3918 Dover Road, ca. 1930, Contributing Building
Two-story hip-roofed Colonial Revival with shingle siding, 6/6 double-hung wood sash, intersecting front-gabled wing at one end of facade, projecting gabled entry with fluted pilasters and open pediment, and interior brick chimney. William and Margaret Lickle purchased the parcel from Hope Valley, Inc., in 1929; Lickle was the sales director for Mebane and Sharpe who lived at the Washington Duke Hotel before moving to Hope Valley. The Lickles sold the house to William and Olga Perlzweig in 1931. Dr. William Perlzweig was among the Johns Hopkins medical school faculty that moved to Durham to establish the hospital and medical school at Duke University.
It was believed by Hope Valley residents that this was one of the original Mebane and Sharpe “spec houses” and that it was designed by George Watts Carr, architect for the original seven spec homes built between 1927 and 1929. According to city records, however, this house was built in 1930 and William Pearlzweig and his wife were not associated with this property until March 1931. They probably purchased the home from a Mr. Lickle, who, records show, built it approximately two-and-a-half years before the Perlzweigs.
Lickle was the owner responsible for the construction of this house but he did not live in it very long. If it was not built until 1930, then the house is not one of the original spec homes, but one of the first generation houses built in Hope Valley after it began to emerge as a community in its own right and distinguishable from Mebane and Sharpe. The architecture of this house supports this view because it has some characteristics which distinguish it from the original spec houses. For instance, the house is clad in wood, not roughcast, there are no stone facings or knobbed stones, but trim and architrave, and the overall massing of the form that make up this building have a different emphasis.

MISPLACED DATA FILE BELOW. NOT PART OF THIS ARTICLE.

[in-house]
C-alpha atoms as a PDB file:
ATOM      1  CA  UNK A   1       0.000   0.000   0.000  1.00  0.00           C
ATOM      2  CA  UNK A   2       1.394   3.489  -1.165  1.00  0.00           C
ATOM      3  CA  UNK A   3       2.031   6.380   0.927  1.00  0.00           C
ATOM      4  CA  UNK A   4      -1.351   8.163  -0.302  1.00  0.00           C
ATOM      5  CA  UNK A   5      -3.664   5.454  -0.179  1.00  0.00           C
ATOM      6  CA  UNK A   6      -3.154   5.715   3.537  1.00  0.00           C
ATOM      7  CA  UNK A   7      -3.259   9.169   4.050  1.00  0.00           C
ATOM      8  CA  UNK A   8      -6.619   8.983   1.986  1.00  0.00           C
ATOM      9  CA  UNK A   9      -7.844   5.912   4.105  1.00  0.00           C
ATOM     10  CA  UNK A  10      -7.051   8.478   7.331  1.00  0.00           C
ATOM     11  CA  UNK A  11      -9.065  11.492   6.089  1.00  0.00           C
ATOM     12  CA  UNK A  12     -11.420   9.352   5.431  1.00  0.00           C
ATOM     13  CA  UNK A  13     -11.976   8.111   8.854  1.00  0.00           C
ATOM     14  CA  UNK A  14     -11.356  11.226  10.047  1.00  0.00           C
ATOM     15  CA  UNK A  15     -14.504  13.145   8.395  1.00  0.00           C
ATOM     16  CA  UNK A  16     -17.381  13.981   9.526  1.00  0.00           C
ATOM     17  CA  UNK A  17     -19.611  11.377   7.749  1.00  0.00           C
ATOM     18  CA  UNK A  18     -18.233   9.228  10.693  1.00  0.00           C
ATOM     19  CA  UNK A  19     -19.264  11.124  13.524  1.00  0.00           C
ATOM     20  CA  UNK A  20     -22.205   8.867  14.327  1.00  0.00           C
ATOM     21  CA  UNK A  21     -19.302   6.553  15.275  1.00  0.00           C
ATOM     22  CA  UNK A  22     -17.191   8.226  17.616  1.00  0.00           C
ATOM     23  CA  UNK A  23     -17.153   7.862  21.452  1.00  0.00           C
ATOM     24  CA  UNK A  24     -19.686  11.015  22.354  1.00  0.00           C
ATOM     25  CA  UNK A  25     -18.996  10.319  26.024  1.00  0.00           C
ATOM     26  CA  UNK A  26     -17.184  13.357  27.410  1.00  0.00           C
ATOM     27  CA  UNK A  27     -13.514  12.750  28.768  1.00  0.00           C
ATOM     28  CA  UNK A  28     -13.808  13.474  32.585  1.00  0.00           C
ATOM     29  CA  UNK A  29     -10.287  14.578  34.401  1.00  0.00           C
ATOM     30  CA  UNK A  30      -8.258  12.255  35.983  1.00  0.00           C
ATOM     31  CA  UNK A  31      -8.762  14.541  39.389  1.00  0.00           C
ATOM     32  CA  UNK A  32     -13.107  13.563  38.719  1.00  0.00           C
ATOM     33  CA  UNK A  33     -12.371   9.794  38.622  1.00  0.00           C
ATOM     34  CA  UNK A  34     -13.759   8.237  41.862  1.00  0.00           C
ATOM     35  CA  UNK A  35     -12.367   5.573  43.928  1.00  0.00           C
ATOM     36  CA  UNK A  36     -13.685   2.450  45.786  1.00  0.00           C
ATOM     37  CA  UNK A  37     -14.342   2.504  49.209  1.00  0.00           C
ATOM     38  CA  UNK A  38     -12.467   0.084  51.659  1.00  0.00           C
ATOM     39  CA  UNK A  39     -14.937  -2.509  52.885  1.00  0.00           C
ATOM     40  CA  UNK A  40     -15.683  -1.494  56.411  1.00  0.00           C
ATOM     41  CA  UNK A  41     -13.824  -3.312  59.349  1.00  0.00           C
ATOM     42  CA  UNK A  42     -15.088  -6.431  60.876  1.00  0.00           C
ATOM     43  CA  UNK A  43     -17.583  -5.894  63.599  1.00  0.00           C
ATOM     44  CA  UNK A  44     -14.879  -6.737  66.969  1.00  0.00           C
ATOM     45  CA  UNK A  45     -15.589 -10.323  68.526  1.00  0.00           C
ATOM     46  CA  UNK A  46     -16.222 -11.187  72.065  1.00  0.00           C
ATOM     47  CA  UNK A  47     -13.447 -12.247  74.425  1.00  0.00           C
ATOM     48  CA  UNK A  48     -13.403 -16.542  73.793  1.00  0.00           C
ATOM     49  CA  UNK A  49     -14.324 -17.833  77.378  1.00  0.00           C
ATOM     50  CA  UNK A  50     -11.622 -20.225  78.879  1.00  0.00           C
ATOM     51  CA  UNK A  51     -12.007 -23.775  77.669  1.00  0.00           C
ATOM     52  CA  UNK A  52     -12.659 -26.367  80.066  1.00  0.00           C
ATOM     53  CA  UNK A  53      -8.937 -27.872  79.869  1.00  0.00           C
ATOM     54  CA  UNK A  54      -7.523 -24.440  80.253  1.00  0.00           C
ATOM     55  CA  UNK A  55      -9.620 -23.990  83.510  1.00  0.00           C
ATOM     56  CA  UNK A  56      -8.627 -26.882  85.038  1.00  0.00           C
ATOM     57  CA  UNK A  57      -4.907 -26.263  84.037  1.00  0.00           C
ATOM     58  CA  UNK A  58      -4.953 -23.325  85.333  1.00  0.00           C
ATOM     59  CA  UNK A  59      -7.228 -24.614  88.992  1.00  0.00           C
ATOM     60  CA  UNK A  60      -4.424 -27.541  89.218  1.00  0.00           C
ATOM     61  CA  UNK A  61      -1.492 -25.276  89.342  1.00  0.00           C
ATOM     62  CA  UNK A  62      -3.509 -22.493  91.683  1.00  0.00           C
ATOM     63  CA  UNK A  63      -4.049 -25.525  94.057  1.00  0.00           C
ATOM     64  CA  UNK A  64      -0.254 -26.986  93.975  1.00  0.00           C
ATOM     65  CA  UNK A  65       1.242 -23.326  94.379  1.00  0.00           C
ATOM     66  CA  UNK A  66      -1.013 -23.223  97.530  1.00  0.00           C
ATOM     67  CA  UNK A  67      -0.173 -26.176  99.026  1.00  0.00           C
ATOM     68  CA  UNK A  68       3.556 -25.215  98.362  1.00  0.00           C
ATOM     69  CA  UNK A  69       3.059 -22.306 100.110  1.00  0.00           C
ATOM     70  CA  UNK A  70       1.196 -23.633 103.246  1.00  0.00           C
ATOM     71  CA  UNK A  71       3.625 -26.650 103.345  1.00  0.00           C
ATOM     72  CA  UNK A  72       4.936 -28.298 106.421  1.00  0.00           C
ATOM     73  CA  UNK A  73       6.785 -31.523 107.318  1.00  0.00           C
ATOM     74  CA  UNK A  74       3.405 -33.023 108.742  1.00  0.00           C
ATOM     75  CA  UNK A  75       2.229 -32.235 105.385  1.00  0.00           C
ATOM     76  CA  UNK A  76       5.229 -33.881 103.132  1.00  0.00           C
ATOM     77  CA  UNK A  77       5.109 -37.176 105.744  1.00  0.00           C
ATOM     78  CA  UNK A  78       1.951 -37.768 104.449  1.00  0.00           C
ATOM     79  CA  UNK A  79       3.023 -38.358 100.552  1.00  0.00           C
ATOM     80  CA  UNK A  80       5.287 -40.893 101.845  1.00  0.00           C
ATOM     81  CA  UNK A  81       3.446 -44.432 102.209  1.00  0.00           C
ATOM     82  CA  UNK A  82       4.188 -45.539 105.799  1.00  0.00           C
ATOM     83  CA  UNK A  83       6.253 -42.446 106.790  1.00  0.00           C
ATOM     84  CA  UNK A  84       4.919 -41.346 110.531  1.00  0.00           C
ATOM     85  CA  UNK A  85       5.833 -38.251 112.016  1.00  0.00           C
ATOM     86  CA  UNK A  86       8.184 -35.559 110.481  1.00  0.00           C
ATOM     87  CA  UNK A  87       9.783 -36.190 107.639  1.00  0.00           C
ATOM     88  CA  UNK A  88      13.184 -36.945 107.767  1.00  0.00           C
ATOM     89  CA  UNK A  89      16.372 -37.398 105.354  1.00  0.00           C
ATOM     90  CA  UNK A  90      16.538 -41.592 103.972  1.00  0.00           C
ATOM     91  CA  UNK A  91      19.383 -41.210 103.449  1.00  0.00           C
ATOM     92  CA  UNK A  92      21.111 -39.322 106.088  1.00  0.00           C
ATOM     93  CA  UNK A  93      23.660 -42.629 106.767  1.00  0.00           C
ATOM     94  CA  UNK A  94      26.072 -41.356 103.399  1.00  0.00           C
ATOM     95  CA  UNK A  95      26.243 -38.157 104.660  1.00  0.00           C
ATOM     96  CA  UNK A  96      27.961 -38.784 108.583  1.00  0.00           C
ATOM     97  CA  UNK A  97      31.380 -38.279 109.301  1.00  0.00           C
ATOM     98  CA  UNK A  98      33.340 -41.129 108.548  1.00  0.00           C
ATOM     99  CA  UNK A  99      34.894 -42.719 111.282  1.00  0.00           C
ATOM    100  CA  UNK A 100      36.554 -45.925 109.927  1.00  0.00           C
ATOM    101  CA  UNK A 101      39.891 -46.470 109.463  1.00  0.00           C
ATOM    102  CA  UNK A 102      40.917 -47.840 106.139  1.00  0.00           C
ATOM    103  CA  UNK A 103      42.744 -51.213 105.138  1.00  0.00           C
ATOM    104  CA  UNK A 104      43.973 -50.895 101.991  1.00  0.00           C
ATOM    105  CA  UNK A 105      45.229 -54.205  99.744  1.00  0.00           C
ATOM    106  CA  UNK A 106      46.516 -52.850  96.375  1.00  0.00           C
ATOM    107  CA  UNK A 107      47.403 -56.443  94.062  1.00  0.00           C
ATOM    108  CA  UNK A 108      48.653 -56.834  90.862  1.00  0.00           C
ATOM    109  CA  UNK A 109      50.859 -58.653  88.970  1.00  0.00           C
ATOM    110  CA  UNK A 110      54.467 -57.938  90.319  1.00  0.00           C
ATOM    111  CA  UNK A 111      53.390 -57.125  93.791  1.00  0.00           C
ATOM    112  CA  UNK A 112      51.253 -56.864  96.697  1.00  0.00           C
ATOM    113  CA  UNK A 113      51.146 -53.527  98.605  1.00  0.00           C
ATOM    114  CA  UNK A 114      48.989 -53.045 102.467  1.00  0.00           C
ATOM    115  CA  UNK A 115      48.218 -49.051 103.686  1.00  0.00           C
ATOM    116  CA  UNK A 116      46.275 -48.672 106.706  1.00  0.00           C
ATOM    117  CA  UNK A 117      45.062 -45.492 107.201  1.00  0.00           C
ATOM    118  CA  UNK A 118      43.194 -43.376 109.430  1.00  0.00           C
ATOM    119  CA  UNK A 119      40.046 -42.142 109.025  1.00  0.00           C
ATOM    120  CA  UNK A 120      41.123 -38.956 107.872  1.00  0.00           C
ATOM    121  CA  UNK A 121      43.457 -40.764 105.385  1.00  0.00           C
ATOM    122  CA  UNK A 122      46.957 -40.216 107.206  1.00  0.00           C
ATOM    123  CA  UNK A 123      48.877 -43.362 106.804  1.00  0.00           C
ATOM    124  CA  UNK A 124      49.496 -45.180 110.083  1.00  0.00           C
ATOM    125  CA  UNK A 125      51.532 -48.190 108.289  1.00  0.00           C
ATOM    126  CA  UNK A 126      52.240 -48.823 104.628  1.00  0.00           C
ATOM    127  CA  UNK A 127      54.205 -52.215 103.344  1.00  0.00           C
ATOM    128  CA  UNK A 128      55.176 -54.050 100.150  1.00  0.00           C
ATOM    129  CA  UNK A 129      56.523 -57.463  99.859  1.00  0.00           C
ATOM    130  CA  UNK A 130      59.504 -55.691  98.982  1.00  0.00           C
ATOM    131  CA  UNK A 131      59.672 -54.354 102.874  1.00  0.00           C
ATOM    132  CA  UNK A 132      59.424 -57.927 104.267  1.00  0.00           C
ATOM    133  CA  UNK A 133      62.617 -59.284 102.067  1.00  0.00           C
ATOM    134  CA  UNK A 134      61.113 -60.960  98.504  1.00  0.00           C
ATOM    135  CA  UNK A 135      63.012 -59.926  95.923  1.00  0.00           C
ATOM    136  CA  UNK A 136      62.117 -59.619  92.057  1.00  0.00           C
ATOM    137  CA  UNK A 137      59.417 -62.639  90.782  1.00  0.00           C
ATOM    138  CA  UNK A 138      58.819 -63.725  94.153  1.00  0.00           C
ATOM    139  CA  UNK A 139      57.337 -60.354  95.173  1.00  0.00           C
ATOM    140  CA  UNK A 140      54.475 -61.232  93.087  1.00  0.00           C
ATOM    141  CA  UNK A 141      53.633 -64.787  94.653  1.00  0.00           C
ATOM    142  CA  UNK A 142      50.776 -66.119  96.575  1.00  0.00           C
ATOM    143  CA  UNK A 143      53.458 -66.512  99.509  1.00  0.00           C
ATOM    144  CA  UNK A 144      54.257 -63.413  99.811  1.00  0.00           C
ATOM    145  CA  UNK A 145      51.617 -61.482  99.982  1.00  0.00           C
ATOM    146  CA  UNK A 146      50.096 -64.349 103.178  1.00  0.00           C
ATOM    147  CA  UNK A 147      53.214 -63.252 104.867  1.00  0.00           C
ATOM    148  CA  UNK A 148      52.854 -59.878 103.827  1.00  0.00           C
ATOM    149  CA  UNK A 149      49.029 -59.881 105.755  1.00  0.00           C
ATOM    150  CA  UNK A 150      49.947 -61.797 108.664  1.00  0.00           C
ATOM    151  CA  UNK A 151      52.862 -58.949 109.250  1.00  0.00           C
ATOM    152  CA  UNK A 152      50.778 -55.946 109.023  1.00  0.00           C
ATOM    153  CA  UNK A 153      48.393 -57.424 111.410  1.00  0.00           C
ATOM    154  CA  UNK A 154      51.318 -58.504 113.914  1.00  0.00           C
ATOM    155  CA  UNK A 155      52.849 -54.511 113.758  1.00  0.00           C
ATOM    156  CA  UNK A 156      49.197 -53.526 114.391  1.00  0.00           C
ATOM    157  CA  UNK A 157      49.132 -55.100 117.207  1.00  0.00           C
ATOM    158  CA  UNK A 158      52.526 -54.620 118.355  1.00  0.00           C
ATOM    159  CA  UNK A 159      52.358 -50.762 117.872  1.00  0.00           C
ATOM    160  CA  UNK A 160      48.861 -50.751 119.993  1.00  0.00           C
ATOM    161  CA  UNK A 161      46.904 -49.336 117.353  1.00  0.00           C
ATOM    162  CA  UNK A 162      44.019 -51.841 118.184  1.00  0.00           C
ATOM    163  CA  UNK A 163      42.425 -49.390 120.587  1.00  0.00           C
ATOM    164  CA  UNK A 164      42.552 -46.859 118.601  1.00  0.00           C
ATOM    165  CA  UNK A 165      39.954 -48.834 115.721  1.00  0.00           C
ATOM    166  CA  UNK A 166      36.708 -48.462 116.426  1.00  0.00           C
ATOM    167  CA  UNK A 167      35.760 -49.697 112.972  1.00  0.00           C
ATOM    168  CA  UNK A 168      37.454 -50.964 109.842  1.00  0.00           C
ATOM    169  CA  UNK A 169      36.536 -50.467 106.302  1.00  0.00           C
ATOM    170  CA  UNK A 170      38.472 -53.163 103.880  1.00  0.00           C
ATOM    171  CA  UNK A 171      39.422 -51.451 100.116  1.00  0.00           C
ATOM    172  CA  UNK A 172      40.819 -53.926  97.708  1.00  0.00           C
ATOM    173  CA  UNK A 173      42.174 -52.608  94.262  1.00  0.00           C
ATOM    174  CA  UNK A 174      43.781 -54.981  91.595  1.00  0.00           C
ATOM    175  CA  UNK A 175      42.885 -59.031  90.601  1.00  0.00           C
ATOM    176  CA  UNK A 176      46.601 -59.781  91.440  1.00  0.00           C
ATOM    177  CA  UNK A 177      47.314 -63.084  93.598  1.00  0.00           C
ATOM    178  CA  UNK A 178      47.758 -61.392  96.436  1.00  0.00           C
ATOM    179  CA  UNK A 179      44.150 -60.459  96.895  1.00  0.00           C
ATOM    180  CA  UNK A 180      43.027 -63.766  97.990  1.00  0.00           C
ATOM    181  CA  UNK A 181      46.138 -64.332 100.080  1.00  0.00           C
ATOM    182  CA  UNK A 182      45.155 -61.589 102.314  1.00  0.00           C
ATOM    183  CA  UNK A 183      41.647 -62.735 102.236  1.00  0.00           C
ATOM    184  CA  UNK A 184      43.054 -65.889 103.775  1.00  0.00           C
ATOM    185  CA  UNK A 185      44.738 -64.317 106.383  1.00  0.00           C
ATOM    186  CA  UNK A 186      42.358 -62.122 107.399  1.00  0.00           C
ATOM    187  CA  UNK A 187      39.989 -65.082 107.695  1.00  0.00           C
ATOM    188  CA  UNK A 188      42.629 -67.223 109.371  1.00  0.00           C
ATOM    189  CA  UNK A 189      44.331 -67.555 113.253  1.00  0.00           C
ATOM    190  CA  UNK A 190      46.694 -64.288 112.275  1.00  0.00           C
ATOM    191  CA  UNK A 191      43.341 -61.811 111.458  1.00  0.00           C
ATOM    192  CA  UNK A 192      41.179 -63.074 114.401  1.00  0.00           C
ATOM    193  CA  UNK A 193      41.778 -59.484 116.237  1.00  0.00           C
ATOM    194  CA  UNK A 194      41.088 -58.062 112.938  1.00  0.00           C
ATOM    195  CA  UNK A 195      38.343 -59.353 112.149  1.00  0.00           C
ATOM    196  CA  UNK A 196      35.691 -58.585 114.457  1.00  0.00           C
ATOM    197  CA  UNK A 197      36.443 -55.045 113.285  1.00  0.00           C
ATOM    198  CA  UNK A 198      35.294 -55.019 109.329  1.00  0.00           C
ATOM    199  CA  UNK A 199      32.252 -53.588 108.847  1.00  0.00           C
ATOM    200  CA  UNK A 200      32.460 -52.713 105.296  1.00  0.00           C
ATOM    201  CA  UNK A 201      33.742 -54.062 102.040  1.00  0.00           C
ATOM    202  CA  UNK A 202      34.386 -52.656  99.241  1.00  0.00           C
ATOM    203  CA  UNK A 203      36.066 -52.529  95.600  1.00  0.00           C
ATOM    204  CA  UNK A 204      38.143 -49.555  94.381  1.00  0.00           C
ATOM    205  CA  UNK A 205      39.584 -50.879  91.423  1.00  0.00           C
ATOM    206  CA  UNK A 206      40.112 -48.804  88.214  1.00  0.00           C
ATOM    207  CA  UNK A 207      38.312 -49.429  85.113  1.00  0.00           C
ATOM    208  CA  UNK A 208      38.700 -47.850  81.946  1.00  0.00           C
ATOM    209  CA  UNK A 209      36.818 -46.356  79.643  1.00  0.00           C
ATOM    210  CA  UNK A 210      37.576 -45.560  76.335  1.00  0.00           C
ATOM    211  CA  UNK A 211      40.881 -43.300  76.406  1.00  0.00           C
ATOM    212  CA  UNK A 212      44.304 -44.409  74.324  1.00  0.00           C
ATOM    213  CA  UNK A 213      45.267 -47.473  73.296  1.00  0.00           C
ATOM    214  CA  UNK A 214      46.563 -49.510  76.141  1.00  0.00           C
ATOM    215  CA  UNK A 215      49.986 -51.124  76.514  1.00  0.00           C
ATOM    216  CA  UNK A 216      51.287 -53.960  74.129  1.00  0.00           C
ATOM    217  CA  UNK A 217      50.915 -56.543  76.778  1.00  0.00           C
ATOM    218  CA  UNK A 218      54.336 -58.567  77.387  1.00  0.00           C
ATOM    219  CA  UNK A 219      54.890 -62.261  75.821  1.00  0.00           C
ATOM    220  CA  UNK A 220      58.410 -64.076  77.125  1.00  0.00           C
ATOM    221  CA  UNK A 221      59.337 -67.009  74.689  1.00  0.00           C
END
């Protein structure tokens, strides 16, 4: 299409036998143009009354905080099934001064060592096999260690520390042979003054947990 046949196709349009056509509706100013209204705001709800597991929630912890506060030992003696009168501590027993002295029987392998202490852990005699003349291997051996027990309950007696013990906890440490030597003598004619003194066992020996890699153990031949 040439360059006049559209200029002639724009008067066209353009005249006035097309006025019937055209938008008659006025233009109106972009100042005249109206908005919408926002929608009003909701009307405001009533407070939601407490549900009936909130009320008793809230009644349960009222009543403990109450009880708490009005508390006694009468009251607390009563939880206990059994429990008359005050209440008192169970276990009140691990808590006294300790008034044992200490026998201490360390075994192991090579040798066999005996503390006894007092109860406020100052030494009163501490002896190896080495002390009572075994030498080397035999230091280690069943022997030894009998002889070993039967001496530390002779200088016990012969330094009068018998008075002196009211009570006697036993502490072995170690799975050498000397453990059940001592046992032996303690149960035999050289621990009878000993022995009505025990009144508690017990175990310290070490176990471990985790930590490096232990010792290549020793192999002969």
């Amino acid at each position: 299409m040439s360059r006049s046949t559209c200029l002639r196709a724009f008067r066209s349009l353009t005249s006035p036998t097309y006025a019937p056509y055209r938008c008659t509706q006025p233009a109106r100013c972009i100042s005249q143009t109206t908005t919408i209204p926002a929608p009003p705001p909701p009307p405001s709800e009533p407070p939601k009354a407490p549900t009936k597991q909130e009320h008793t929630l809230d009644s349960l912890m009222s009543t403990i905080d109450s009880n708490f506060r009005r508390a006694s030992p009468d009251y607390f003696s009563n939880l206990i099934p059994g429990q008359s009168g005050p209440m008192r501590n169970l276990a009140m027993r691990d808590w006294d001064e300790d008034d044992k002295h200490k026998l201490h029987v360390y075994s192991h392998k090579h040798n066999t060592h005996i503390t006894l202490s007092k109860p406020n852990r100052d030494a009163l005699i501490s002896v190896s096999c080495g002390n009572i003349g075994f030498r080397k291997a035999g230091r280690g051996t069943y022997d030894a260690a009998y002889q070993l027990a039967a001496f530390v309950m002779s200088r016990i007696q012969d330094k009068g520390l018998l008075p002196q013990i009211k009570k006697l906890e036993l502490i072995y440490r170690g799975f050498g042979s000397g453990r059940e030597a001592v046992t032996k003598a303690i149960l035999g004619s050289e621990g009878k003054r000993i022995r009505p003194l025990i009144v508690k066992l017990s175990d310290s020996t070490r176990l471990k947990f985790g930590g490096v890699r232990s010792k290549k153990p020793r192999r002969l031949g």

This house was probably designed by George Watts Carr. Like many of his “spec” designs, this house utilizes English revival domestic architecture like that of Edwin Lutyens and C.F.A. Voysey who sought an authentic English architecture which reflected a late medieval or Tudor spirit. C.F.A.Voysey’s work was particularly influential in England between 1985-1910, and subsequently on the Continent. It was Voysey who was largely responsible for breaking the hold that classical architectural forms held over English patrons, and who brought us the English lodge, or cottage style. While Voysey’s buildings were typically roughcast with stone facings and iron casement windows, they often included a variation on a hipped tipped roof with a cross gable or cross gables at each end over a rectangular form. There was frequently a shed roof at one end as there is here, which slopes from two or three levels down to one. His designs were often punctuated with porches, verandas, bays and dormers, all of which we can see here.
Although Voysey’s buildings were usually on a scale much larger than the Pearlzweig House, the resemblance is more than passing. Voysey’s buildings were intended to be suburban homes–comfortable, detached medium-sized. The detached garage with steeply pitched roof was part of the original scheme. Work or storage space built into the peak was accessible from stairs at the back of the building. Since the house was originally built, little change has been made to the structure. Instead, according to its current owner, the house not only has most of its original shingles, but also retains its grey with white trim color scheme.
An entirely new kitchen was installed in 1980. The space in the peak over the garage was converted into a grandmother’s apartment and the garage below into a family room–now known as the “white room.” A small two-story addition was built to link these spaces to the main house. Both the upstairs and downstairs now have direct internal access to the converted space via the original stairway of the house. Thus, apart from interior decor (which is very different from its original) and extensive restoration work to the original lath and plaster walls (which the owner prudently insisted on keeping), the original home is structurally and visually intact and looks much as it did when it was originally built.
Since its beginning, this house has had six owners. Stephen Barringer, its current owner, remembers coming here to play as a young boy. His childhood home, the Teer House, across the way on Chelsea Circle, is also a storied memory.
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